From 1680 to 1686 Speaker Ludwell remained on the Council without provoking a major incident, but when the House of Burgesses protested Governor Effingham’s imposition of a fee for passing documents under the colony seal, Ludwell suggested that the Council agree to address the king. Effingham flew into “a Great Rage” and eventually arranged to suspend Ludwell from the Council on 2 February 1688. The electorate of James City County promptly elected Ludwell to the House of Burgesses for the assembly of 1688, just as Thomas Ballard had entered the House in 1680. Effingham claimed that Ludwell was a suspended councilor, however, and he was declared ineligible to sit in the House, whereupon the burgesses sent Ludwell to England bearing their petition of grievances. Although he was not returned to the Virginia Council of State, in 1689 the proprietors of Carolina appointed him to govern their colony. Ludwell held that post until 1694 when he returned to Virginia. In September 1694 he supervised the preparation of an “Alphabeticall Abridgement of the Laws of Virginia.”
    The James City County electorate sent him to the House of Burgesses at their first opportunity, in April 1695. Governor Andros was ready to challenge Ludwell’s election. On the day before the assembly of 1695-1696 began, Adros told the Council “that he was informed that Colonel Phillip Ludwell late One of the Councill and Reputed Governor of Carolina was Elected on of the Burgesses for James City County,” and he “demanded the Opinion of the Board whether he was Proper for the Station and Service, Who are of the Opinion he is not to be Obstructed.”
    The next day, 19 April 1695, Ludwell won the Speakership over five other candidates, whose names were not recorded but who probably included Robert Carter, John Custis, and William Randolph I. Speaker Ludwell also presided over the assembly’s second session in April 1696, but he was not elected to the assembly of 1696-1697, when he may have been in England. If so, he had returned prior to the short assembly of 1698, in which he represented James City County and probably was among the five nominees for Speaker. Named as chairman of the committee on propositions and grievances, Ludwell also chaired the committee of the whole House when it debated the governor’s speech.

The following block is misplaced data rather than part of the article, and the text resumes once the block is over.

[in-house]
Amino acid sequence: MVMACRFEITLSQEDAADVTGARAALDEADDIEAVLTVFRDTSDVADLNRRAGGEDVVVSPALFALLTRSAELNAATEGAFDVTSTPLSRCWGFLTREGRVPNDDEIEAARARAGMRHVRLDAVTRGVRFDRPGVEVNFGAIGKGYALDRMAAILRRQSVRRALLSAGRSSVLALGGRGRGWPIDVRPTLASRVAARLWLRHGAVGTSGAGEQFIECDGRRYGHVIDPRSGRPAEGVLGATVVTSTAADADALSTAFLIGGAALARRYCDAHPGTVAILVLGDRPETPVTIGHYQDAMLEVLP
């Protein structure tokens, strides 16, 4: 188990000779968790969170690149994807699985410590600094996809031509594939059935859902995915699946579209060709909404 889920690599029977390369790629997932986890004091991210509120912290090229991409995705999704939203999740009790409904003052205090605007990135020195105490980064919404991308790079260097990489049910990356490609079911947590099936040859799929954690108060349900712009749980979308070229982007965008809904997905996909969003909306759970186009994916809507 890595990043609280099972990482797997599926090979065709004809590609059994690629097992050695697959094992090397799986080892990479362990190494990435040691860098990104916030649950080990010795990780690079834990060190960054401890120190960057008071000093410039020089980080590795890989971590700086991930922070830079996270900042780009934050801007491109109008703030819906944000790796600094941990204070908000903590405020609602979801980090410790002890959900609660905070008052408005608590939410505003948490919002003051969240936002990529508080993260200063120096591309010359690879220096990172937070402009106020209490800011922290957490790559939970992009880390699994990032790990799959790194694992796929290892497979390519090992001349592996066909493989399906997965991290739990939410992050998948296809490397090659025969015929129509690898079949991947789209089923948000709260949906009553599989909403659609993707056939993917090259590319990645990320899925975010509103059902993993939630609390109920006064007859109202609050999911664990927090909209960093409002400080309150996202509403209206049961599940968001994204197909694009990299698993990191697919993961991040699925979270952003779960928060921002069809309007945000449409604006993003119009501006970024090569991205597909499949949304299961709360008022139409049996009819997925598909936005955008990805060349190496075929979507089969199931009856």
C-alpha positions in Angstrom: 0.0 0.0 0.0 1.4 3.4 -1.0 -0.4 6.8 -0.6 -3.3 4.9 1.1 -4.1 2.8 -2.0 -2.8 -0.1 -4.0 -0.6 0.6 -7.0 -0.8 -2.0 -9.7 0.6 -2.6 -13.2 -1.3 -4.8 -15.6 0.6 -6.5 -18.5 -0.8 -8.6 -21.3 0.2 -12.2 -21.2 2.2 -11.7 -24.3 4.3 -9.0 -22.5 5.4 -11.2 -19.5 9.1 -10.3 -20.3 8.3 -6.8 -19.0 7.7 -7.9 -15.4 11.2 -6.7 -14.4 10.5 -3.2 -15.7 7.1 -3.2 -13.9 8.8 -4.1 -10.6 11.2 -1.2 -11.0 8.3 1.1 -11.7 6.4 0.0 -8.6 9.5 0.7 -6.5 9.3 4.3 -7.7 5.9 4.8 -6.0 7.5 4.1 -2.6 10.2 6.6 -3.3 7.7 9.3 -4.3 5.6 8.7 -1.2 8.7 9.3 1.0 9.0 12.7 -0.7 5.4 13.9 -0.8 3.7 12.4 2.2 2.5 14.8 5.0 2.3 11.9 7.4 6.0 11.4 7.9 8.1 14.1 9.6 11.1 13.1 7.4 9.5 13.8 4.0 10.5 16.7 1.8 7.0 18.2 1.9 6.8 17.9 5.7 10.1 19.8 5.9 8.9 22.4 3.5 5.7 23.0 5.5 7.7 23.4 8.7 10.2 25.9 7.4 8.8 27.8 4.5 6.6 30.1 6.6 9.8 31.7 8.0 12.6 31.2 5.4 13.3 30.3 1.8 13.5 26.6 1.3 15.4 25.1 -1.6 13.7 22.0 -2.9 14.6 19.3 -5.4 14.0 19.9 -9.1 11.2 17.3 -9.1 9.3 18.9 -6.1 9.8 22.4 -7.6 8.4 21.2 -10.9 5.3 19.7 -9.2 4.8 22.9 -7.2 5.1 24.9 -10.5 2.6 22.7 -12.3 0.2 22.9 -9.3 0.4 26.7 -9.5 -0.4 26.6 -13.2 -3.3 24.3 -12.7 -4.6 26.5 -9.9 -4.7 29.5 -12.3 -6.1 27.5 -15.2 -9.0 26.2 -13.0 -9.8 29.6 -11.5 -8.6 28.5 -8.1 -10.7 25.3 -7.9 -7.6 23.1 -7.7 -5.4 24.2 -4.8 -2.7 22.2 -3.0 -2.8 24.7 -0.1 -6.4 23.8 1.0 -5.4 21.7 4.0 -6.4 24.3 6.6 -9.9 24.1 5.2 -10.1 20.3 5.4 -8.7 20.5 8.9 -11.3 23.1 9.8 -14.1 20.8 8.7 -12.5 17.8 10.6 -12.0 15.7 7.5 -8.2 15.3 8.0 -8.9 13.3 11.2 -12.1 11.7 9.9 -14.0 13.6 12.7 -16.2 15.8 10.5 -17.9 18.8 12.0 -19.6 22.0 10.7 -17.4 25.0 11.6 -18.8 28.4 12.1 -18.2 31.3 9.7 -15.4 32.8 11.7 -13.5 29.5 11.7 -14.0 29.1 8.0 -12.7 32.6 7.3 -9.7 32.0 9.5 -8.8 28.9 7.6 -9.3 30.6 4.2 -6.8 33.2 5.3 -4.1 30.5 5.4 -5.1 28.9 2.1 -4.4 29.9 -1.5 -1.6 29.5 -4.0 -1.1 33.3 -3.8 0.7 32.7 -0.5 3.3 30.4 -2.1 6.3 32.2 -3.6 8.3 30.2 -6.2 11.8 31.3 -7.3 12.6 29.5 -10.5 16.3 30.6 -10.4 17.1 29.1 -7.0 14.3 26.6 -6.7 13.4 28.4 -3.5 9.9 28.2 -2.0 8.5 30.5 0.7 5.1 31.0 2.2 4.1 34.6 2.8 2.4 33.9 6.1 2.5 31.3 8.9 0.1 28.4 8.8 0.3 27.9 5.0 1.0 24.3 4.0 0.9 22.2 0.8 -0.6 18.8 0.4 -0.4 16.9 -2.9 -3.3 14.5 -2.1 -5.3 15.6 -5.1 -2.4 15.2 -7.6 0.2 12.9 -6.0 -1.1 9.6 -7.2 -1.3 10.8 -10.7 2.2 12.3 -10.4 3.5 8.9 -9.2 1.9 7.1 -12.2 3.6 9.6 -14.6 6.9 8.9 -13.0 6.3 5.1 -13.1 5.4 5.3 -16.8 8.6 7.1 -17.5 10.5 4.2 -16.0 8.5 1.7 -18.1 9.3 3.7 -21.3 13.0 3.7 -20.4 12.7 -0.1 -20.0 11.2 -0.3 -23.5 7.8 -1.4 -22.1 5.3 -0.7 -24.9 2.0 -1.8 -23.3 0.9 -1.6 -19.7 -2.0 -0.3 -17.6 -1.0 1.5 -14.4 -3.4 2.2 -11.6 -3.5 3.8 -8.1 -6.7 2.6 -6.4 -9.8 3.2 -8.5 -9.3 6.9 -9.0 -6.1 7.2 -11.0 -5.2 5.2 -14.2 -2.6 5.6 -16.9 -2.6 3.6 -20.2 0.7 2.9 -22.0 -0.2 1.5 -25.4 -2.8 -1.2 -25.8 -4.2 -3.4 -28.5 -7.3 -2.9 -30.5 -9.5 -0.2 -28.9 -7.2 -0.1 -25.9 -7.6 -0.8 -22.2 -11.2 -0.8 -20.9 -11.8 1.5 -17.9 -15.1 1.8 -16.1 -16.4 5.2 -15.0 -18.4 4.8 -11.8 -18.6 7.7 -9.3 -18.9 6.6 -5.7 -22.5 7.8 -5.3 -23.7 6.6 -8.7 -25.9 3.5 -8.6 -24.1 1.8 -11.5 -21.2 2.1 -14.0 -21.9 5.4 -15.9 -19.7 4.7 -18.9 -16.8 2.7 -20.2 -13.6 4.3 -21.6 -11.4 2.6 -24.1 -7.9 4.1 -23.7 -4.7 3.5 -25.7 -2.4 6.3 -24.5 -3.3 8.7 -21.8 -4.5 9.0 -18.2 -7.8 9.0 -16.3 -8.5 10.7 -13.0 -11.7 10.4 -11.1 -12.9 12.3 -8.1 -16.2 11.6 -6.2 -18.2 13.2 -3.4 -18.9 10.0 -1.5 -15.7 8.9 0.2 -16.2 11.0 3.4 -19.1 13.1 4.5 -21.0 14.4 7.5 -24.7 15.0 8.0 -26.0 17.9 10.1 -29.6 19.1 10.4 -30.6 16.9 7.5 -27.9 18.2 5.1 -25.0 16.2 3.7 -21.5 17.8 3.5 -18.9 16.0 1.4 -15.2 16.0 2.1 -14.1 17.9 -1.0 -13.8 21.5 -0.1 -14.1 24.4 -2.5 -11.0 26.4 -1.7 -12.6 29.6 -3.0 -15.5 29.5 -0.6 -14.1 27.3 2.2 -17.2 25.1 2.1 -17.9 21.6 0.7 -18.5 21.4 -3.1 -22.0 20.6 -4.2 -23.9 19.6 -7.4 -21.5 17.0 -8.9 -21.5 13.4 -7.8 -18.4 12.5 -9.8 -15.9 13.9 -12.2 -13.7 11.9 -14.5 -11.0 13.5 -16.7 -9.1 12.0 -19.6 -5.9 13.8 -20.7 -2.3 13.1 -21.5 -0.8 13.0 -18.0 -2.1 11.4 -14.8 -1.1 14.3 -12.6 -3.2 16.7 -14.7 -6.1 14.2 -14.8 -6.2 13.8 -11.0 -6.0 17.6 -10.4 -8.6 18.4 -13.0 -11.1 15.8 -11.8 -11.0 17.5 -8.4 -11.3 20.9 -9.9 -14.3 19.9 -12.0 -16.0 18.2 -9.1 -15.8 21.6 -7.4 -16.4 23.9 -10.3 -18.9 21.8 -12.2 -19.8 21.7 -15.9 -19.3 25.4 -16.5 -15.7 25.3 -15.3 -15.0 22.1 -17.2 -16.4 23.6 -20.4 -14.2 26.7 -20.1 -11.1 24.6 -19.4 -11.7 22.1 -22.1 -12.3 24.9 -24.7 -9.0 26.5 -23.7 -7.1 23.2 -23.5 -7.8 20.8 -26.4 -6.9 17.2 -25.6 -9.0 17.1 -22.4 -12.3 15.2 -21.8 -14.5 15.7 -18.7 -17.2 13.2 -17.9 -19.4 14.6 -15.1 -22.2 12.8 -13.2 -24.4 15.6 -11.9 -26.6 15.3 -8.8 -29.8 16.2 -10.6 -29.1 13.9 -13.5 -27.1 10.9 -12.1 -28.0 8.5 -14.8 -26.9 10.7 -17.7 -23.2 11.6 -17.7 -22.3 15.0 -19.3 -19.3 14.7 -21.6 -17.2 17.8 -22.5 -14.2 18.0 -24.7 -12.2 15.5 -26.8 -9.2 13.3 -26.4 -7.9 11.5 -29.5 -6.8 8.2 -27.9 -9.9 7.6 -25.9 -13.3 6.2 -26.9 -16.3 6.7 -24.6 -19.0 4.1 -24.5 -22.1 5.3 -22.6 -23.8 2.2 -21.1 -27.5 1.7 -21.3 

Speaker Ludwell last was elected to the House of Burgesses for the assembly of 1699, when again he chaired the committee on propositions and grievances. The General Assembly also named Ludwell and Thomas Ballard as the two burgesses among ten “directors appointed for the settlement and encouragement of the city of Williamsburg.”
    Ludwell probably returned to England about 1700. Governor Nicholson recommended his son Philip Ludwell, Jr., to the Council in July 1699 and May 1700; he was commissioned by Queen Anne on 21 May 1702, and first attended the 19 March 1703 meeting. Speaker Ludwell spent his remaininig years in England, where he wrote letters to keep his son abreast of politics and to offer advice to him and the “rest of the Council.” In his last extant letter, from London on 7 May 1714, Ludwell told his son that he was “much out of order with my vexatious cough” and added a warning to William Byrd II that smallpox was prevalent. By March 1717 he had died.
  • Other Notable Service and/or Elected Offices: Speaker of the House of Burgesses: 1695-96
    Member of the Council of State: 1675 - 1679; 1680 - 1687
Session District District Number Party Leadership Committees
1688 James City County
1695-1696 James City County Speaker of the House
1696-1697 Jamestown
1698 James City County Propositions and Grievances (Chair)
1699 James City County Propositions and Grievances (Chair)

*The information within this interactive and searchable application has been researched extensively by the House Clerk’s Office. As with any historical records of this age and breadth, there may be discrepancies and/or inconsistencies within records obtained from a variety of credible sources. Any feedback is encouraged at history@house.virginia.gov.